Effect of button location on driver's visual behaviour and safety perception
Artikel i vetenskaplig tidskrift, 2005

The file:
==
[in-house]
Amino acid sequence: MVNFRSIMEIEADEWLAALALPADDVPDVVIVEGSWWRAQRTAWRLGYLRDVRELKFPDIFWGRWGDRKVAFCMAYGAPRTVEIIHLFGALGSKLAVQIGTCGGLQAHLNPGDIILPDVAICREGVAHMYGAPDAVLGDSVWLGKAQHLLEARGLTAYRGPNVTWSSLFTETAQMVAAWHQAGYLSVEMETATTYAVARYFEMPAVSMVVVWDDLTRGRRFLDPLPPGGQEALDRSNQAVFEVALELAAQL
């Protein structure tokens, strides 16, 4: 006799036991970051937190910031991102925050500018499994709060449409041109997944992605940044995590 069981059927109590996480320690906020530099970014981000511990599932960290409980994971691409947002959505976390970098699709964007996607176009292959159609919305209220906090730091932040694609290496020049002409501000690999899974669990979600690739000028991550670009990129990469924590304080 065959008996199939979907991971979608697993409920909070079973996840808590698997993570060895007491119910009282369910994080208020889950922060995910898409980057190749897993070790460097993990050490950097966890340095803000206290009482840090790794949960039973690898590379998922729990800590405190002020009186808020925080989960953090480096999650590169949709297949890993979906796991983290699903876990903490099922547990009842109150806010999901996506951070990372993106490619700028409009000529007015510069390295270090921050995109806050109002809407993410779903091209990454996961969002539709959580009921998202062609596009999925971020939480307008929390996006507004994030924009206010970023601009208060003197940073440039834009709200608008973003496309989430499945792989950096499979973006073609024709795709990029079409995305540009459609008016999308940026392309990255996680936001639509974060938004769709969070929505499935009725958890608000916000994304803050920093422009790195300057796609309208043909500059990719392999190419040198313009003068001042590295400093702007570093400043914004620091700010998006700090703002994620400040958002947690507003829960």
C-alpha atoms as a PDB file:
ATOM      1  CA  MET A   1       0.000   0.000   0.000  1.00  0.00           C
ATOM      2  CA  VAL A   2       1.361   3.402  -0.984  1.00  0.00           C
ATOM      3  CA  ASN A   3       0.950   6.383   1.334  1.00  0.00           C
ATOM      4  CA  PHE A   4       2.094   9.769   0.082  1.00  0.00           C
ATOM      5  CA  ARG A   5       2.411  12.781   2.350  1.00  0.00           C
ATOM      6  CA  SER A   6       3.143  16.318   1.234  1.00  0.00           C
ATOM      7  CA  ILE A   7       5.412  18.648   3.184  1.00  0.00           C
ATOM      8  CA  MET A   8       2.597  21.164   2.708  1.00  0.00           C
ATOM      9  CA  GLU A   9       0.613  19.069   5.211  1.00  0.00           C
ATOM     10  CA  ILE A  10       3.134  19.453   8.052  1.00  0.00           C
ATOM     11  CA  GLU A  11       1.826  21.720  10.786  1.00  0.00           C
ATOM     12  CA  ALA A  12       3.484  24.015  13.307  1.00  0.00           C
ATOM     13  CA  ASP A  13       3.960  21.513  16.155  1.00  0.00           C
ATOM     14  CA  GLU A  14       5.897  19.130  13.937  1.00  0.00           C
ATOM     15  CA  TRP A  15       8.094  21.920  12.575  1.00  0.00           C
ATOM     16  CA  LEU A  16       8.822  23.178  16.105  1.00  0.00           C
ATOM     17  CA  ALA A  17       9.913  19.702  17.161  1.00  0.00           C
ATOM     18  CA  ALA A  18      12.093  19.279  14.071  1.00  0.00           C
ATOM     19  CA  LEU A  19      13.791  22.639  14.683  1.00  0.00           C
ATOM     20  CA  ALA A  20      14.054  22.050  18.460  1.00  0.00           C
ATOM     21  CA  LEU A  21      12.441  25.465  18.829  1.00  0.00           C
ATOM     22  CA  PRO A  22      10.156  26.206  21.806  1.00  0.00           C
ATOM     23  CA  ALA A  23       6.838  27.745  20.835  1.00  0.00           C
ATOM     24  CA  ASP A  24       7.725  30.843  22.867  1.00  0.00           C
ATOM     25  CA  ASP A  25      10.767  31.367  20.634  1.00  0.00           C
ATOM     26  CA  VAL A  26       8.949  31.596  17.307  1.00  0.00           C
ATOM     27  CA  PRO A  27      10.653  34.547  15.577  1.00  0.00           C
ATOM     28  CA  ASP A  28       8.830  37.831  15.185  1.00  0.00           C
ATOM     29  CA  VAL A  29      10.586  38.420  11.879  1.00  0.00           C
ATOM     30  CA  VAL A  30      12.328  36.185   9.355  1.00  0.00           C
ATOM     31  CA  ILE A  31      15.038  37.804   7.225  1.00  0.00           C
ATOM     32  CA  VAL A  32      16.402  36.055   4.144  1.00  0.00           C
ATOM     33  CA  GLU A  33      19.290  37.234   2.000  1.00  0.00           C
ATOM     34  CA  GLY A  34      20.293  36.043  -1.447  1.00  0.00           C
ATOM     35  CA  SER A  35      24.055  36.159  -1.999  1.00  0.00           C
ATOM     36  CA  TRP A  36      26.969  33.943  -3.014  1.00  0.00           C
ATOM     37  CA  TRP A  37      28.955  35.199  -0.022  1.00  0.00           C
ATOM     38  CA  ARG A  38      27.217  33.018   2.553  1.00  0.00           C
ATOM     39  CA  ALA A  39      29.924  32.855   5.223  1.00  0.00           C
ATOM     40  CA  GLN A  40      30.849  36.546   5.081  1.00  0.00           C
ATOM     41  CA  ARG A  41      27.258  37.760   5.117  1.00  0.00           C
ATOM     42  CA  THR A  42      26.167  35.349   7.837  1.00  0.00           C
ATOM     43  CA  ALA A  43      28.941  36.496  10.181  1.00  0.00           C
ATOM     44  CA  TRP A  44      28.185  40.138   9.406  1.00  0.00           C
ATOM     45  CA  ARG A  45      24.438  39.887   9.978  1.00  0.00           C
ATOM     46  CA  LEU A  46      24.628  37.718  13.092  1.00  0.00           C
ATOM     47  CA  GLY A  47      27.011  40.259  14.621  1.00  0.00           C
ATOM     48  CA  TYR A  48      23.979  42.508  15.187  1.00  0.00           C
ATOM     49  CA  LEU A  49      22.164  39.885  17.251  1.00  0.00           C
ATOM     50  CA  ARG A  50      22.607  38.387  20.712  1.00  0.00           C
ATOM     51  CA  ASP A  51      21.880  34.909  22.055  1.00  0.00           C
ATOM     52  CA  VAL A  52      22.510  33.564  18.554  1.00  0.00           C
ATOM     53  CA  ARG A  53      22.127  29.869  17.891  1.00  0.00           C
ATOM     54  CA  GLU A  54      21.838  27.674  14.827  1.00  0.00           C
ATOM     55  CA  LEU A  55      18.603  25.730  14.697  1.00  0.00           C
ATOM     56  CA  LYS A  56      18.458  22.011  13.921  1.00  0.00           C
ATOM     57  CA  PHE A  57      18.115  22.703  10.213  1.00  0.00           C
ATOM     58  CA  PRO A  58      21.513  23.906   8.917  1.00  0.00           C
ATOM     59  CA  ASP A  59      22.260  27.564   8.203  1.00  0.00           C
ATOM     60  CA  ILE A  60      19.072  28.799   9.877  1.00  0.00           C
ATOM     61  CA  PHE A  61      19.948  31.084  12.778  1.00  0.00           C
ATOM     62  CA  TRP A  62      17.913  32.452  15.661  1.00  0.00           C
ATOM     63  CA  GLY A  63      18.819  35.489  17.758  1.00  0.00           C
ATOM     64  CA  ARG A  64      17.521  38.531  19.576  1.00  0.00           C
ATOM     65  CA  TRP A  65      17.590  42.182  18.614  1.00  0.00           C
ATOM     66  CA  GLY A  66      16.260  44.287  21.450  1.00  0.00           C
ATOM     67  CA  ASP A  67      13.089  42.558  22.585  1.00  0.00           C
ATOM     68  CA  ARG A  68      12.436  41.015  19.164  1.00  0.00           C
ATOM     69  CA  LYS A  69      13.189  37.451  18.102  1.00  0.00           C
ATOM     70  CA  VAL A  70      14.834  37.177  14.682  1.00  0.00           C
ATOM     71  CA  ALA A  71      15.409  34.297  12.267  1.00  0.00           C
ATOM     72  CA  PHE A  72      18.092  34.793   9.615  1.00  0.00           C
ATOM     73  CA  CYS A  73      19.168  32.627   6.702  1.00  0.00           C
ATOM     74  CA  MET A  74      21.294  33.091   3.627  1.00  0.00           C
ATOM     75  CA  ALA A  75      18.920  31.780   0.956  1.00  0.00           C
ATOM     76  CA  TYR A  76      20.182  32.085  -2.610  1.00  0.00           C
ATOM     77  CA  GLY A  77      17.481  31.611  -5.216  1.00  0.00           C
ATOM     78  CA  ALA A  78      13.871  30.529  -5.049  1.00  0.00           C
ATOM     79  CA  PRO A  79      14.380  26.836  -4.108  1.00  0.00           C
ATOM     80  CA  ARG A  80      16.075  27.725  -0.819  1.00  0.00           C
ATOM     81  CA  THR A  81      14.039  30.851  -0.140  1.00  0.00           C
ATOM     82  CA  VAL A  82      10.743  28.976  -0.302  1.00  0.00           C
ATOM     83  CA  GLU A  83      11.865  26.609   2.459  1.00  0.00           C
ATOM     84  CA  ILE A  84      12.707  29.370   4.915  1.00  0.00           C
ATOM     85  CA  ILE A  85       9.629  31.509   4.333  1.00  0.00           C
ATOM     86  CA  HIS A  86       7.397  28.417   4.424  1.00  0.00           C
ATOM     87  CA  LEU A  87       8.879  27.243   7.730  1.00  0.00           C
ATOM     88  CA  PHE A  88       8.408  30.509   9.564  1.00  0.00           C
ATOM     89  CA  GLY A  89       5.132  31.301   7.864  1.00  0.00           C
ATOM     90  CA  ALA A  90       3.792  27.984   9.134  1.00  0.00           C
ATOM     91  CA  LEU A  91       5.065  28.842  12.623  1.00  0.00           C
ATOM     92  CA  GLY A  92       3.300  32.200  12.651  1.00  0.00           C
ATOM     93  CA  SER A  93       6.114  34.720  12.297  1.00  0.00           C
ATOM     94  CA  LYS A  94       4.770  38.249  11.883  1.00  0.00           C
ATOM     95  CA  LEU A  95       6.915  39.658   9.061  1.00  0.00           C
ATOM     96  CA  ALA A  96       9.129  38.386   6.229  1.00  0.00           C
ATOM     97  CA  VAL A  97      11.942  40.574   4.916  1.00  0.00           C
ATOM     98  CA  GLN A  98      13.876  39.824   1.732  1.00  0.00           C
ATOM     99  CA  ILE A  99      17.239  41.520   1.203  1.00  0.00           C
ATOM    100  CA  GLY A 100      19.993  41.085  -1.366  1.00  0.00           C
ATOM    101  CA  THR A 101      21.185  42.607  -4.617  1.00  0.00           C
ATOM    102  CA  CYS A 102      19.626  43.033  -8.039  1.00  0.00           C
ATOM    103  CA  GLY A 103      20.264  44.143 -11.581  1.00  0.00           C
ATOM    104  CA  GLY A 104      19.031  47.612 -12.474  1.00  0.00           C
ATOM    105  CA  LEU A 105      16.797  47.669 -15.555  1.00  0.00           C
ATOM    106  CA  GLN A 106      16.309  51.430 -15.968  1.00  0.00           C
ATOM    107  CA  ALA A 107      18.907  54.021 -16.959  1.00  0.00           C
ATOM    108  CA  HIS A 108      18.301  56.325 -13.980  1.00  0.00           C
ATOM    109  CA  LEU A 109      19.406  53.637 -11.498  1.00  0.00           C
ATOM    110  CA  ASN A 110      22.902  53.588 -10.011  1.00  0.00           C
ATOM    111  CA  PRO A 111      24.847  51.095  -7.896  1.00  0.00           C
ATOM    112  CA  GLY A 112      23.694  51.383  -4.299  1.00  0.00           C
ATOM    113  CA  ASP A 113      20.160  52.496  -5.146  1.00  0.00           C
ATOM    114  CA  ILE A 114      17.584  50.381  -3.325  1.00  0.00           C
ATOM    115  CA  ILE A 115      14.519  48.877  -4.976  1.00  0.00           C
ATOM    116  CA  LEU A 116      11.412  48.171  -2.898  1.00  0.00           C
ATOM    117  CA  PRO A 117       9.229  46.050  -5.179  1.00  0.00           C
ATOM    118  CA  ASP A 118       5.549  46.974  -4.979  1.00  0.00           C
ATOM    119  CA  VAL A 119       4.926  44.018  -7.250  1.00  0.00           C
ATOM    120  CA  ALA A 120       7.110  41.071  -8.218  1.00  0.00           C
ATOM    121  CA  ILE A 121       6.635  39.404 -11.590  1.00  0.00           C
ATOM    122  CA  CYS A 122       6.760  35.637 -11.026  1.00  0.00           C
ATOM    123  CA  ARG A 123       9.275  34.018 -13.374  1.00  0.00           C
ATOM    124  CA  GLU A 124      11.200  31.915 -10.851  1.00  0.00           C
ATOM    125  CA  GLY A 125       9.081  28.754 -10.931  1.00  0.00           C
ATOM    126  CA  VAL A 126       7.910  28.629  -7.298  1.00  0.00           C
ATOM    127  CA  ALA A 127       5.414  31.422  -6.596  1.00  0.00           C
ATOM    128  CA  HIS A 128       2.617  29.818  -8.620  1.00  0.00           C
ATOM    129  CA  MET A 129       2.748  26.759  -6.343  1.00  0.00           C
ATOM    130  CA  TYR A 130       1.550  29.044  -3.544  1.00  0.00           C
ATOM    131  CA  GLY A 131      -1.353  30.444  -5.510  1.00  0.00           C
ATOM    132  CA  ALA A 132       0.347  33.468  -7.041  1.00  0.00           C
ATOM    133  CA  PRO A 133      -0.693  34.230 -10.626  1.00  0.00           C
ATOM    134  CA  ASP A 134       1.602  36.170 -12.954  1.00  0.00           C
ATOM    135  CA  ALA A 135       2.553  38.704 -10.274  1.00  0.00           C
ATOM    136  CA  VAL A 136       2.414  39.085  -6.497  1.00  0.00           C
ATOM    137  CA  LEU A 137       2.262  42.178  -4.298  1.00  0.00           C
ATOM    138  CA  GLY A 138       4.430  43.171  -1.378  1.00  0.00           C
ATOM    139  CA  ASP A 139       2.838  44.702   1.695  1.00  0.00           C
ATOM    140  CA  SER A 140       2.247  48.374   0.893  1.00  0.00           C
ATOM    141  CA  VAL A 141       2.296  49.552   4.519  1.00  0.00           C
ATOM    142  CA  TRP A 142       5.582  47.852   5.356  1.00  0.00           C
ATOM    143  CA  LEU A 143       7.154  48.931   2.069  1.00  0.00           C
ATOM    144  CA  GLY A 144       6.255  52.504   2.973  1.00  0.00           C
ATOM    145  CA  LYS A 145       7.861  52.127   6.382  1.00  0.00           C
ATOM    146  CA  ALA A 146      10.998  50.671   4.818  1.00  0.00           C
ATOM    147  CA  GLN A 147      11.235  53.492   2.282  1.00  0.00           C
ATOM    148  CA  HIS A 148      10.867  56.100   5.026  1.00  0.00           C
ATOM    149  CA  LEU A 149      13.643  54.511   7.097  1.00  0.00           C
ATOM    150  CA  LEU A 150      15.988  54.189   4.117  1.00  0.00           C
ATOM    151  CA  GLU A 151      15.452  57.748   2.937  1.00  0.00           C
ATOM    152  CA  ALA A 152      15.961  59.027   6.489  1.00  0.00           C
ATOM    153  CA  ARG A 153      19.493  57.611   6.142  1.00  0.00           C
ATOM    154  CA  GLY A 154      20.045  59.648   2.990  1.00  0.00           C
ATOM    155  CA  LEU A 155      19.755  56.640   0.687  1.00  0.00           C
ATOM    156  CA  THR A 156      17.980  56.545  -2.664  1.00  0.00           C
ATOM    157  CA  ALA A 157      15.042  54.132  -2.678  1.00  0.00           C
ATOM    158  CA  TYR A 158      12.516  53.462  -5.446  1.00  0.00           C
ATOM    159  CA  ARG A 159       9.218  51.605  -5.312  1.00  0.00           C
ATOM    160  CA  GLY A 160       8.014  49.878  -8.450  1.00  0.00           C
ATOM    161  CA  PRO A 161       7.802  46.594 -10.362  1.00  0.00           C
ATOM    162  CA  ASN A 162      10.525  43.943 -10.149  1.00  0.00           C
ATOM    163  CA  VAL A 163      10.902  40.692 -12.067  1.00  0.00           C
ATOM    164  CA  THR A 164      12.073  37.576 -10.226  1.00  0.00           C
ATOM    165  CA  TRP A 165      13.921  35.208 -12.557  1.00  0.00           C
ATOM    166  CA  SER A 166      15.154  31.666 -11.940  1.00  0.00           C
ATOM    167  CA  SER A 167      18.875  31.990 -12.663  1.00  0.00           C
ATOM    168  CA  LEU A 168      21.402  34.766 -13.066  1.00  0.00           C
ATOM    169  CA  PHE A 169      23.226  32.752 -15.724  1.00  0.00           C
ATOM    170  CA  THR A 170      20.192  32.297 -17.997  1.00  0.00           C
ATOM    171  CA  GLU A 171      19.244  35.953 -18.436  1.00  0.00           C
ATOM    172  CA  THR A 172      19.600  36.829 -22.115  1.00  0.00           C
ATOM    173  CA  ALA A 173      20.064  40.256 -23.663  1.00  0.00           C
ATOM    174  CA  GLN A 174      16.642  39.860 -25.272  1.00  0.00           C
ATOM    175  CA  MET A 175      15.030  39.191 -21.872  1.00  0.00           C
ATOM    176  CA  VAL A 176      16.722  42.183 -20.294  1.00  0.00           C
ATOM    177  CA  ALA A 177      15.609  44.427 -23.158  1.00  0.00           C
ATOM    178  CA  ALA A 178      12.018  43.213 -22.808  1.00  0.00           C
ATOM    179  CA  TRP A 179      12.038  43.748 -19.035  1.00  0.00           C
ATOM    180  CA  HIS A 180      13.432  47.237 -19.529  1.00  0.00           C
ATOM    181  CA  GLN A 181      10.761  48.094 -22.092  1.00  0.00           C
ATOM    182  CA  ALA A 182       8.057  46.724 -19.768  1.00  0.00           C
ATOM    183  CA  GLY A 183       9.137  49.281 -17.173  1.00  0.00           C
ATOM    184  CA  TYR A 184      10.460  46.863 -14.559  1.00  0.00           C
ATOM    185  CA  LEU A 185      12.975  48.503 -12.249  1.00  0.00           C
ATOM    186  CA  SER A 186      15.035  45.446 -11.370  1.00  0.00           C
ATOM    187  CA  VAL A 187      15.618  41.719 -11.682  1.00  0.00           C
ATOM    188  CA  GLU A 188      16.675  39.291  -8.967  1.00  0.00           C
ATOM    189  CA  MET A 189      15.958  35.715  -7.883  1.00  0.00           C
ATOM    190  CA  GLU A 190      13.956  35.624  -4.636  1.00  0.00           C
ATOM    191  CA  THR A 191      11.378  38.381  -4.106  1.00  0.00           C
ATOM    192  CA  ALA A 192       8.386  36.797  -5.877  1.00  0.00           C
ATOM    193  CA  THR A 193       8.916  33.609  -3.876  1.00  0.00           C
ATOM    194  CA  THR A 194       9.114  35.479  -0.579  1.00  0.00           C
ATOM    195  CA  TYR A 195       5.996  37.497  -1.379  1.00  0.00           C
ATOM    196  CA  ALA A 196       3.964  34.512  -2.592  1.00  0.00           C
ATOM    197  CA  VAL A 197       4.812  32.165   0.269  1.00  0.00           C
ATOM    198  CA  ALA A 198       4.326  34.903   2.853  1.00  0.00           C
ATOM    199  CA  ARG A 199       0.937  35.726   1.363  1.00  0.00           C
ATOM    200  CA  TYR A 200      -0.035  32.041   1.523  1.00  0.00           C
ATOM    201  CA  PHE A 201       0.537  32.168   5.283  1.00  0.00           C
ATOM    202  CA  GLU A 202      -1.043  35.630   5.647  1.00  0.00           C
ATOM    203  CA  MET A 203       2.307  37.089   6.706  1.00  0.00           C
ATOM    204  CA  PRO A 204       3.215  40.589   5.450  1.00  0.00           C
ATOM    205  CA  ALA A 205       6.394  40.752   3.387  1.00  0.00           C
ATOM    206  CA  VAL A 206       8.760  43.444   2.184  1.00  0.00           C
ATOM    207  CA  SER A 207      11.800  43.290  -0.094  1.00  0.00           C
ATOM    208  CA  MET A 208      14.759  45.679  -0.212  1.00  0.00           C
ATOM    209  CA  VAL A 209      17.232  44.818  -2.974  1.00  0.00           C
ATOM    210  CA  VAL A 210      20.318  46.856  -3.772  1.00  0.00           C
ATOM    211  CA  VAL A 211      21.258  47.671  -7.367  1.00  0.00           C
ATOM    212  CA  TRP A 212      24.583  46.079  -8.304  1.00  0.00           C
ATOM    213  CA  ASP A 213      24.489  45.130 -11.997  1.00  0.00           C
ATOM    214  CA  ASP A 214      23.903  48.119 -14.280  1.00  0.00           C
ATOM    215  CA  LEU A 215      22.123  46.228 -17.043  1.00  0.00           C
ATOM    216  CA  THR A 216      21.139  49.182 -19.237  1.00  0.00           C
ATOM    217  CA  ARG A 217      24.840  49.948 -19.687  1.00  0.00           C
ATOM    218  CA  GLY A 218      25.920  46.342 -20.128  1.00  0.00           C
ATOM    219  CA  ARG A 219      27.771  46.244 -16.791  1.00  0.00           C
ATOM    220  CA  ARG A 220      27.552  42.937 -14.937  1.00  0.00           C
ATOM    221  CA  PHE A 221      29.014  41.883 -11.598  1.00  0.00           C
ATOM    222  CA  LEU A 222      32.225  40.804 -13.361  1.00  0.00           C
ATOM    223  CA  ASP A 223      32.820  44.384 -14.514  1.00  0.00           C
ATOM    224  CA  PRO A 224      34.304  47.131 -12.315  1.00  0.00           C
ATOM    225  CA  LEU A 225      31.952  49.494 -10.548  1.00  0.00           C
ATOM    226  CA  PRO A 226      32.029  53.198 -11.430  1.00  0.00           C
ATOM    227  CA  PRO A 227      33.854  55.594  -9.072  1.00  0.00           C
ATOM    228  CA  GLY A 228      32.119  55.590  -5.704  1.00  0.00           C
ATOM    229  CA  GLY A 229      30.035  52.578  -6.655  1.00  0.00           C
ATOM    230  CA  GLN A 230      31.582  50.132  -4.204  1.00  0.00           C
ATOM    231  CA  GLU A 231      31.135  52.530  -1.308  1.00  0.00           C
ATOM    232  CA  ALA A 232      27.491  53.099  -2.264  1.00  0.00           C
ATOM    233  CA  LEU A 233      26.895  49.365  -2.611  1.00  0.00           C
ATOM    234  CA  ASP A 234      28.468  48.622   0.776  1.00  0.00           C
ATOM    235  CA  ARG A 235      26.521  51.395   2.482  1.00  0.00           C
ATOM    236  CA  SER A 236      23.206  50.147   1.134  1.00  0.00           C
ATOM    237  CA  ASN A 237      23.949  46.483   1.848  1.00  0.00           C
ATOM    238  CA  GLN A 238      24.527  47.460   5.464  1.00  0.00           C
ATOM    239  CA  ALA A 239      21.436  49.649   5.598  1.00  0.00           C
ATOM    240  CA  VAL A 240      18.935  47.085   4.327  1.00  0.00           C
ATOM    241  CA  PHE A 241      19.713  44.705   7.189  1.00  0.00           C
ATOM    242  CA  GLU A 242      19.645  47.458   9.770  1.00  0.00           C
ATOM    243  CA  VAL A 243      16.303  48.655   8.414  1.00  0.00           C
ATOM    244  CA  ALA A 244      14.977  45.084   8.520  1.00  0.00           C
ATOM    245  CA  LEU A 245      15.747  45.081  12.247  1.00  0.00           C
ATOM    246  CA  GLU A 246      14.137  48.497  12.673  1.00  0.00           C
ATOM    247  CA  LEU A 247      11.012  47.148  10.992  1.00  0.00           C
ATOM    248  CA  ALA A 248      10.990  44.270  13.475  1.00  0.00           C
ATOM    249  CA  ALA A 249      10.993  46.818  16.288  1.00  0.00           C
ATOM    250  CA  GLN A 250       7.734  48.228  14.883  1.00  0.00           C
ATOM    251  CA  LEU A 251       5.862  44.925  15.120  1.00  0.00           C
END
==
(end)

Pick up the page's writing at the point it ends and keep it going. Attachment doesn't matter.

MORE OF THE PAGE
Although buttons are a frequently used type of control in car interiors, little research has been undertaken on how the usage of buttons affects the visual behaviour of the driver. In this study, the aim was to analyse the effect of push button location and auditory feedback on drivers' visual time off road and safety perception when driving in a real traffic situation. The effect of six button locations (five on the centre stack, one near the gear stick) was tested. Drivers' visual behaviour was studied in real traffic on a motorway. An eye tracking system recorded the visual behaviour of eight drivers who, in 96 repeated trials each, were instructed to press a specific button. Data analysis focused on the drivers' visual time off road and safety perception in relation to the location of the button to be pressed. Auditory feedback did not show a significant effect on visual time off road. The time off road increased significantly as the angle increased between the normal line of sight and button location for the five buttons placed on the centre stack. Results for the button located close to the gear stick, with the highest eccentricity, produced a short time off road. This unexpected finding is discussed in terms of three potential explanations: 1) the role of perceptual discrimination; 2) risk perception; and 3) motor control.